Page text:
(Adds new charges and response from Etihad Airways)
By Jeffrey Dastin
May 14 (Reuters) - U.S. lawmakers have stepped up pressure on the Obama administration to take a stance on allegations that three Gulf airlines received market-distorting subsidies, asking it to answer several questions by May 20.
In a letter released to media on Thursday, 19 House Judiciary Committee members including its Republican chairman and ranking Democrat said they wanted to know whether the government was aware of foreign airline subsidies, and if so, how it would respond to them.
There are no international subsidy standards governing airlines, which is forcing the Obama administration to chart new territory.
The May 20 deadline comes before the Obama administration has said it will conclude its review of the subsidy claims. It solicited comments on the issue from interested parties last month and said it would begin reviewing them by the end of May.
U.S. airlines say that Gulf-state subsidies amounting to $42 billion let Emirates, Etihad Airways and Qatar Airways lower prices and push competitors out of certain markets, which those airlines have denied.
Etihad, meanwhile, on Thursday charged Delta Air Lines Inc , United Continental Holdings Inc and American Airlines Group Inc with receiving more than $70 billion in government support since 2000, via U.S. bankruptcy protection, pension guarantees and tax benefits.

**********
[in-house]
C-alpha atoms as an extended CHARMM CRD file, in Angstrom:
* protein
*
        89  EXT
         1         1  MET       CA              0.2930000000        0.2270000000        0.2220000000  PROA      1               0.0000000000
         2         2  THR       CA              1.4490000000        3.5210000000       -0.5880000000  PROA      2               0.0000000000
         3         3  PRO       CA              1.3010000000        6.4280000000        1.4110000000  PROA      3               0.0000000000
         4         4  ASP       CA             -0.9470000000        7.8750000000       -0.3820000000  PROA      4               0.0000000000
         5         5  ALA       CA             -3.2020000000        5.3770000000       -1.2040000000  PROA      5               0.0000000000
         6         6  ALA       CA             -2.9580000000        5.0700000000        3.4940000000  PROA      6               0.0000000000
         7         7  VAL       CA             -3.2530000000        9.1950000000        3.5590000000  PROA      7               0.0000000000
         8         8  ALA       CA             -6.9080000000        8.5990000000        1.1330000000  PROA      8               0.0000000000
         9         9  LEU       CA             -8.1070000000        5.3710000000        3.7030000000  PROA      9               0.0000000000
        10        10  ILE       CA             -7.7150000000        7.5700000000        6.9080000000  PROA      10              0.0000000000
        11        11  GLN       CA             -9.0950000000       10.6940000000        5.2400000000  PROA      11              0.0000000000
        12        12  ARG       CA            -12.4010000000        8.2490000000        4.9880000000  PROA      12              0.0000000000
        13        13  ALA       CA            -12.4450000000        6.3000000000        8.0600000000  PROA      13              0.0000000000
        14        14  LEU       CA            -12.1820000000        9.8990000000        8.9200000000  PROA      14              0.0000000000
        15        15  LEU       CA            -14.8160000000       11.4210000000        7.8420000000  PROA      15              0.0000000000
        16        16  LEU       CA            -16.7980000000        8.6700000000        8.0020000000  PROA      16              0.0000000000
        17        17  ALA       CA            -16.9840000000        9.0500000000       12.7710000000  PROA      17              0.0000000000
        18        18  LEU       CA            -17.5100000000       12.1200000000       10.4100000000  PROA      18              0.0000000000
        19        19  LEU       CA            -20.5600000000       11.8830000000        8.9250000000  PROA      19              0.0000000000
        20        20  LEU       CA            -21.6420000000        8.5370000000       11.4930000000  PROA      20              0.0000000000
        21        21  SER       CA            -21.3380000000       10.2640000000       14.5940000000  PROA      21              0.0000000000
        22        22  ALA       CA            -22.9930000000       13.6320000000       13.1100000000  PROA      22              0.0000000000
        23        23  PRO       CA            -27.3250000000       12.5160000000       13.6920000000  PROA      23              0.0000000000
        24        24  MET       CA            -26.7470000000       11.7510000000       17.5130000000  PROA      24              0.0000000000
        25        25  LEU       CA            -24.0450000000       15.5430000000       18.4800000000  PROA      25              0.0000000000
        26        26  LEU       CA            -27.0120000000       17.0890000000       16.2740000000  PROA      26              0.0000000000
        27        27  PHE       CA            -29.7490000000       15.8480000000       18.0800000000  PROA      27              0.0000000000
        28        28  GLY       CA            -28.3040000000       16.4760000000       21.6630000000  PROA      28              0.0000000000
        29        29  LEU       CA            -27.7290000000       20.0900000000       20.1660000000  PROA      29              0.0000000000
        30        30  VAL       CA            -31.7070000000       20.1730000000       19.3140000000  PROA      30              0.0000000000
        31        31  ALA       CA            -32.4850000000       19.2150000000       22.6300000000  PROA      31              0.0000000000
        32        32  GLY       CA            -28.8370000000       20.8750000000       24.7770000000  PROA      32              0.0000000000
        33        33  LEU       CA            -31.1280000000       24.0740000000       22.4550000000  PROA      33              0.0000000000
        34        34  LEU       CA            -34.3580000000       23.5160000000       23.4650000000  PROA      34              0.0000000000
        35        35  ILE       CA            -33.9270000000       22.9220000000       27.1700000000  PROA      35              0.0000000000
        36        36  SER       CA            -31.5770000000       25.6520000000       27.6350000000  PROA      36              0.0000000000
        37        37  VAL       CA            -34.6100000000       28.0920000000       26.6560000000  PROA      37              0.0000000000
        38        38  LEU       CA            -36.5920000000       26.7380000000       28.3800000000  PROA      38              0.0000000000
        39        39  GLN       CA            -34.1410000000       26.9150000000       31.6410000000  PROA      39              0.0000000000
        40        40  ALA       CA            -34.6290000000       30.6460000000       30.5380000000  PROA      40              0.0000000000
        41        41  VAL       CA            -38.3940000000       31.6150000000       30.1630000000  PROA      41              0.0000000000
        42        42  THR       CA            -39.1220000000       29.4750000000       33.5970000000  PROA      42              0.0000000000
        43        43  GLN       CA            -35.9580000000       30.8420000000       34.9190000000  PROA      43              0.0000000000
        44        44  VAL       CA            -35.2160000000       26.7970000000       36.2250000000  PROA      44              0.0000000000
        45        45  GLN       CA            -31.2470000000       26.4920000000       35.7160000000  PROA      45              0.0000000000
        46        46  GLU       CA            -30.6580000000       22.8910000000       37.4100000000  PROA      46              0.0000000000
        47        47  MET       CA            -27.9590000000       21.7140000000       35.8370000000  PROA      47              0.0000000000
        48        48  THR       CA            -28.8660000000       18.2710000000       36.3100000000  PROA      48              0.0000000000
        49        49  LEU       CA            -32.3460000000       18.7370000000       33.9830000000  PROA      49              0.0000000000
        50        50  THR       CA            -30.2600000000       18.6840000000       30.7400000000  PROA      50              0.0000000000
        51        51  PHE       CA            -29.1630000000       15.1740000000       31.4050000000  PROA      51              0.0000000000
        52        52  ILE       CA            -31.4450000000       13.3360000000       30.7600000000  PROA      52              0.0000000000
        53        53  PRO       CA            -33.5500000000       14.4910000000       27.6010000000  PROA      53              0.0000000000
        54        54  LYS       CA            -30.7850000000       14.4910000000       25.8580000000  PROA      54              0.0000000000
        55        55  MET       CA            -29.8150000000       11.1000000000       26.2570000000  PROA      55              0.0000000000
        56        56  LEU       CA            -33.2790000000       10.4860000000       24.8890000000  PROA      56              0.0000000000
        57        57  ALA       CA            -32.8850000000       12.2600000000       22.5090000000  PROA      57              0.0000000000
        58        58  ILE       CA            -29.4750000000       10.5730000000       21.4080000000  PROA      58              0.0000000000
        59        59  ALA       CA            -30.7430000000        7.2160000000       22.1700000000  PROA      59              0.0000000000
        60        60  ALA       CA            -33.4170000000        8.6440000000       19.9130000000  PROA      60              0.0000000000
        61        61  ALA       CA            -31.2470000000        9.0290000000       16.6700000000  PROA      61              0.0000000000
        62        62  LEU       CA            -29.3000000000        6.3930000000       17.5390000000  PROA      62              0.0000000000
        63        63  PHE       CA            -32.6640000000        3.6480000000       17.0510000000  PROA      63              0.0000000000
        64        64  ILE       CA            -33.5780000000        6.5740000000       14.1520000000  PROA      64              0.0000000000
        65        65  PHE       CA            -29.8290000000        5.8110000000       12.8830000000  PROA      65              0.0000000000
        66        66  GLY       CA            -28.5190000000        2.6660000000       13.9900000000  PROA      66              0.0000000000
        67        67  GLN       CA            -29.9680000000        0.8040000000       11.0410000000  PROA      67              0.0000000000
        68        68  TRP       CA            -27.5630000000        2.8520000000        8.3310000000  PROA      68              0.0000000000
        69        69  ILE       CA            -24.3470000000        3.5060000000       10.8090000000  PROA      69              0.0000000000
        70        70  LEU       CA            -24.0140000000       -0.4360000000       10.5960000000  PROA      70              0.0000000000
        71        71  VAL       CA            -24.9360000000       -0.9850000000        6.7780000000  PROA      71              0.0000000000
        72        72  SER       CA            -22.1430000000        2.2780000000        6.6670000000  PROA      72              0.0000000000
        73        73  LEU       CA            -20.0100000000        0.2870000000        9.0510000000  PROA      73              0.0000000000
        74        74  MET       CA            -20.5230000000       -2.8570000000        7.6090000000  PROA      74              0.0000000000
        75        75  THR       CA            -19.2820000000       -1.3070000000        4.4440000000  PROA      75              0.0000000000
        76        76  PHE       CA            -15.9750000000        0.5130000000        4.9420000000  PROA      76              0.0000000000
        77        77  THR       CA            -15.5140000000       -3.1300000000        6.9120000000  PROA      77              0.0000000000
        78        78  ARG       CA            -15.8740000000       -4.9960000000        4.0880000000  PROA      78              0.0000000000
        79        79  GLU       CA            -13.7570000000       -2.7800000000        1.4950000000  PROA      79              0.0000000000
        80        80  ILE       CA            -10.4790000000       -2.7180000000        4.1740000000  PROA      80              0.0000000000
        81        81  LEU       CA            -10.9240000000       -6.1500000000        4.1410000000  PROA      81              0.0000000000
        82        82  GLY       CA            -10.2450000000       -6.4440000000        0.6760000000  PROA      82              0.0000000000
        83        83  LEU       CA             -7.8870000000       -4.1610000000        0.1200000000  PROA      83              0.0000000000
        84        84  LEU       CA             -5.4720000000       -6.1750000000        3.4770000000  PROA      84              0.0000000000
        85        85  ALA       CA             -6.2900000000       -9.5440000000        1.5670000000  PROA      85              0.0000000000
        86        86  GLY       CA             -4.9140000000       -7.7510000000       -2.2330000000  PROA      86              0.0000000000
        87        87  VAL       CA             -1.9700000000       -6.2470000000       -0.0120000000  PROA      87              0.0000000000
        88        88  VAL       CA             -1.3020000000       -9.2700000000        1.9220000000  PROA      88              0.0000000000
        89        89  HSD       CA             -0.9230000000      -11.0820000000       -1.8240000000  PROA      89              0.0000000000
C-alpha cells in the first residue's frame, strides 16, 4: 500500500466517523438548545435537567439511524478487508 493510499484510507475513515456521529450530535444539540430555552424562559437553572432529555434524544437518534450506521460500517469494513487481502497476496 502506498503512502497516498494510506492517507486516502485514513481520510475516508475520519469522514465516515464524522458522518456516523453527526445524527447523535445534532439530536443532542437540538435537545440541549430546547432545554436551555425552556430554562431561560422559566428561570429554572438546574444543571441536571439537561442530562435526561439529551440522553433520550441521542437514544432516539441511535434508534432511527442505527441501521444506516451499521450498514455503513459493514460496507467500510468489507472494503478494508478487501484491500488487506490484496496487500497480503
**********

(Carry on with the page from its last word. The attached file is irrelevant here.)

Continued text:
“U.S. carriers have been benefiting and continue to benefit from a highly favorable legal regime,” Etihad general counsel Jim Callaghan said in a news release.
Jill Zuckman, spokeswoman for a U.S airline-union coalition known as the Partnership for Open & Fair Skies, said Etihad’s claims were “baseless” and “distract from the real issue” of Gulf subsidies.
Two weeks ago, more than 250 members of Congress signed a letter urging the administration to seek consultations with Qatar and the United Arab Emirates over the alleged subsidies.
The government has said it takes the U.S. airlines’ concerns seriously but is committed to the Open Skies policy that authorizes flights to and from foreign countries.
The Cargo Airline Association also on Thursday called on the government to reject protectionist changes to the Open Skies agreements with Qatar and the UAE, saying its members could not operate without these and other treaties.
International Consolidated Airlines Group SA, known as IAG and parent of British Airways, said most carriers have benefited from some form of state support.
Qatar Airways was IAG’s second-biggest shareholder, after Capital World Investors, as of March 25. (Editing by Ted Botha)